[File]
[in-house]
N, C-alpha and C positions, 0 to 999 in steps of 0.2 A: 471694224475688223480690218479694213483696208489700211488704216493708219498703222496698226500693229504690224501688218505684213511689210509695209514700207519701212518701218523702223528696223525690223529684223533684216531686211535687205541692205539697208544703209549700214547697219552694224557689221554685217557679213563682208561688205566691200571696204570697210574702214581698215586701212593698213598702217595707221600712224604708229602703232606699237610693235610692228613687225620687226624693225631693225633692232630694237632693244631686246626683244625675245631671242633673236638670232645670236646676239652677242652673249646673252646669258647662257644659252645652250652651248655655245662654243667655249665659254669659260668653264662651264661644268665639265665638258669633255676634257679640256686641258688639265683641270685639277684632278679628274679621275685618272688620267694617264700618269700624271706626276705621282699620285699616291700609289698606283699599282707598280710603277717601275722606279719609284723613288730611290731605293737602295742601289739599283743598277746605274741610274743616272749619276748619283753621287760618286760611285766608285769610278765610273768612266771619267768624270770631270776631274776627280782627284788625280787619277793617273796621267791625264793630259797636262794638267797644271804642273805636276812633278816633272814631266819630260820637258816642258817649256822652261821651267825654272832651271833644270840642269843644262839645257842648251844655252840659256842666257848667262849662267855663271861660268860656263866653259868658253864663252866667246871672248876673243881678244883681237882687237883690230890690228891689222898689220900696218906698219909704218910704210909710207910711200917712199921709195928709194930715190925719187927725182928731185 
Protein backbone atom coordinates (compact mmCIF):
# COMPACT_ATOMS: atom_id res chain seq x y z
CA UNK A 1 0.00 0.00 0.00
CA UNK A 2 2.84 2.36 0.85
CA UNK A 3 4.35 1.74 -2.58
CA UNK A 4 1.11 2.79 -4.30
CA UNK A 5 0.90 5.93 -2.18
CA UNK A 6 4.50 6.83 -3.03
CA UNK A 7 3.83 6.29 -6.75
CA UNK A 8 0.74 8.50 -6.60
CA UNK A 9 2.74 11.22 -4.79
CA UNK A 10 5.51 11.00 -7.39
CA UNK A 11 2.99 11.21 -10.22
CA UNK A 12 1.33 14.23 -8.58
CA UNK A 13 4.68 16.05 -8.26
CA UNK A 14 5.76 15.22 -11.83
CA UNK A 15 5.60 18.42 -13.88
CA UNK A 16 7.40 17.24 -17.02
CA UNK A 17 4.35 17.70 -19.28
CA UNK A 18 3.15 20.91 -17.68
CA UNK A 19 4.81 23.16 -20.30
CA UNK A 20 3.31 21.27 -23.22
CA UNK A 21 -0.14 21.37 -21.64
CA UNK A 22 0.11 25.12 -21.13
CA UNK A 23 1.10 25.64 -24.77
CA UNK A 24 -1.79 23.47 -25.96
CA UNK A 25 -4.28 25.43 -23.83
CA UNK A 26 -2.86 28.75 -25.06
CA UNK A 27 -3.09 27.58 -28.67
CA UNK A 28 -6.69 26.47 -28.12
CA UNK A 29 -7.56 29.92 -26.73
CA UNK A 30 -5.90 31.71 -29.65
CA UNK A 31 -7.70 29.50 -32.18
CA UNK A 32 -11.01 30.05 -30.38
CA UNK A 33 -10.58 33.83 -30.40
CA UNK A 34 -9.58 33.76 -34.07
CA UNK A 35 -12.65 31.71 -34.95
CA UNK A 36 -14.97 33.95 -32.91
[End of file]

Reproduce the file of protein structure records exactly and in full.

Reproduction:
[in-house]
N, C-alpha and C positions, 0 to 999 in steps of 0.2 A: 471694224475688223480690218479694213483696208489700211488704216493708219498703222496698226500693229504690224501688218505684213511689210509695209514700207519701212518701218523702223528696223525690223529684223533684216531686211535687205541692205539697208544703209549700214547697219552694224557689221554685217557679213563682208561688205566691200571696204570697210574702214581698215586701212593698213598702217595707221600712224604708229602703232606699237610693235610692228613687225620687226624693225631693225633692232630694237632693244631686246626683244625675245631671242633673236638670232645670236646676239652677242652673249646673252646669258647662257644659252645652250652651248655655245662654243667655249665659254669659260668653264662651264661644268665639265665638258669633255676634257679640256686641258688639265683641270685639277684632278679628274679621275685618272688620267694617264700618269700624271706626276705621282699620285699616291700609289698606283699599282707598280710603277717601275722606279719609284723613288730611290731605293737602295742601289739599283743598277746605274741610274743616272749619276748619283753621287760618286760611285766608285769610278765610273768612266771619267768624270770631270776631274776627280782627284788625280787619277793617273796621267791625264793630259797636262794638267797644271804642273805636276812633278816633272814631266819630260820637258816642258817649256822652261821651267825654272832651271833644270840642269843644262839645257842648251844655252840659256842666257848667262849662267855663271861660268860656263866653259868658253864663252866667246871672248876673243881678244883681237882687237883690230890690228891689222898689220900696218906698219909704218910704210909710207910711200917712199921709195928709194930715190925719187927725182928731185 
Protein backbone atom coordinates (compact mmCIF):
# COMPACT_ATOMS: atom_id res chain seq x y z
CA UNK A 1 0.00 0.00 0.00
CA UNK A 2 2.84 2.36 0.85
CA UNK A 3 4.35 1.74 -2.58
CA UNK A 4 1.11 2.79 -4.30
CA UNK A 5 0.90 5.93 -2.18
CA UNK A 6 4.50 6.83 -3.03
CA UNK A 7 3.83 6.29 -6.75
CA UNK A 8 0.74 8.50 -6.60
CA UNK A 9 2.74 11.22 -4.79
CA UNK A 10 5.51 11.00 -7.39
CA UNK A 11 2.99 11.21 -10.22
CA UNK A 12 1.33 14.23 -8.58
CA UNK A 13 4.68 16.05 -8.26
CA UNK A 14 5.76 15.22 -11.83
CA UNK A 15 5.60 18.42 -13.88
CA UNK A 16 7.40 17.24 -17.02
CA UNK A 17 4.35 17.70 -19.28
CA UNK A 18 3.15 20.91 -17.68
CA UNK A 19 4.81 23.16 -20.30
CA UNK A 20 3.31 21.27 -23.22
CA UNK A 21 -0.14 21.37 -21.64
CA UNK A 22 0.11 25.12 -21.13
CA UNK A 23 1.10 25.64 -24.77
CA UNK A 24 -1.79 23.47 -25.96
CA UNK A 25 -4.28 25.43 -23.83
CA UNK A 26 -2.86 28.75 -25.06
CA UNK A 27 -3.09 27.58 -28.67
CA UNK A 28 -6.69 26.47 -28.12
CA UNK A 29 -7.56 29.92 -26.73
CA UNK A 30 -5.90 31.71 -29.65
CA UNK A 31 -7.70 29.50 -32.18
CA UNK A 32 -11.01 30.05 -30.38
CA UNK A 33 -10.58 33.83 -30.40
CA UNK A 34 -9.58 33.76 -34.07
CA UNK A 35 -12.65 31.71 -34.95
CA UNK A 36 -14.97 33.95 -32.91